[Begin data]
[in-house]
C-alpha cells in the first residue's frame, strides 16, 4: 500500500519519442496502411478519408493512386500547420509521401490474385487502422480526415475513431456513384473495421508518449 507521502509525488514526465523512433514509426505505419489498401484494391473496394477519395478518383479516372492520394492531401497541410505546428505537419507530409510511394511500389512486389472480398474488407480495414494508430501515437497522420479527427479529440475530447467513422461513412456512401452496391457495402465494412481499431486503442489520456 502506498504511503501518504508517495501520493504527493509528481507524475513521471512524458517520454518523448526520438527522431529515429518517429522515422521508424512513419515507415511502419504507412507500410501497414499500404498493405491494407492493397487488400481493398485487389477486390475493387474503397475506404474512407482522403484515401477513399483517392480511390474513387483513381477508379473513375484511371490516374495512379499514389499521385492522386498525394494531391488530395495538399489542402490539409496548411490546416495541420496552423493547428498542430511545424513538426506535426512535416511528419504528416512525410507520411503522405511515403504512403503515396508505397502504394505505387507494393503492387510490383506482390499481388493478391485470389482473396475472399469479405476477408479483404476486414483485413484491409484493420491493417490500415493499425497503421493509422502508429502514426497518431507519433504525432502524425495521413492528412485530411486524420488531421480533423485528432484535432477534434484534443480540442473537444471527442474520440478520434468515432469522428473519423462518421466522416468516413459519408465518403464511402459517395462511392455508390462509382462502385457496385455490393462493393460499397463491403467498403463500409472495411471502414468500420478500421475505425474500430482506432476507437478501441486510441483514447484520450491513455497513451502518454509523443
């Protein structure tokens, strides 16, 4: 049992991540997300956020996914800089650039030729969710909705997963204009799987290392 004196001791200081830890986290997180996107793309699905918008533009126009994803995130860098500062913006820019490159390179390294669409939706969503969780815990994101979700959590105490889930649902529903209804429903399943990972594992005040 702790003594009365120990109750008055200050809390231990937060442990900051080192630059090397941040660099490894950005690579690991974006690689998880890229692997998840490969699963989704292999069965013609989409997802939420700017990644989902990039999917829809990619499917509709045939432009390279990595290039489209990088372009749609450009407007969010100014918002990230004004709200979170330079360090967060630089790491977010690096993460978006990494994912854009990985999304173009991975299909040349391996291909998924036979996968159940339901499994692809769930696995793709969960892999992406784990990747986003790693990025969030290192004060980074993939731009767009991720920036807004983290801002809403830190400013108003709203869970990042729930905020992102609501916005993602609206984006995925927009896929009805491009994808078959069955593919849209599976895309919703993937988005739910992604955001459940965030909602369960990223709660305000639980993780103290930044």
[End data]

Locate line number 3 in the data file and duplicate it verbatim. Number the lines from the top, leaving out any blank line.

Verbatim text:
């Protein structure tokens, strides 16, 4: 049992991540997300956020996914800089650039030729969710909705997963204009799987290392 004196001791200081830890986290997180996107793309699905918008533009126009994803995130860098500062913006820019490159390179390294669409939706969503969780815990994101979700959590105490889930649902529903209804429903399943990972594992005040 702790003594009365120990109750008055200050809390231990937060442990900051080192630059090397941040660099490894950005690579690991974006690689998880890229692997998840490969699963989704292999069965013609989409997802939420700017990644989902990039999917829809990619499917509709045939432009390279990595290039489209990088372009749609450009407007969010100014918002990230004004709200979170330079360090967060630089790491977010690096993460978006990494994912854009990985999304173009991975299909040349391996291909998924036979996968159940339901499994692809769930696995793709969960892999992406784990990747986003790693990025969030290192004060980074993939731009767009991720920036807004983290801002809403830190400013108003709203869970990042729930905020992102609501916005993602609206984006995925927009896929009805491009994808078959069955593919849209599976895309919703993937988005739910992604955001459940965030909602369960990223709660305000639980993780103290930044």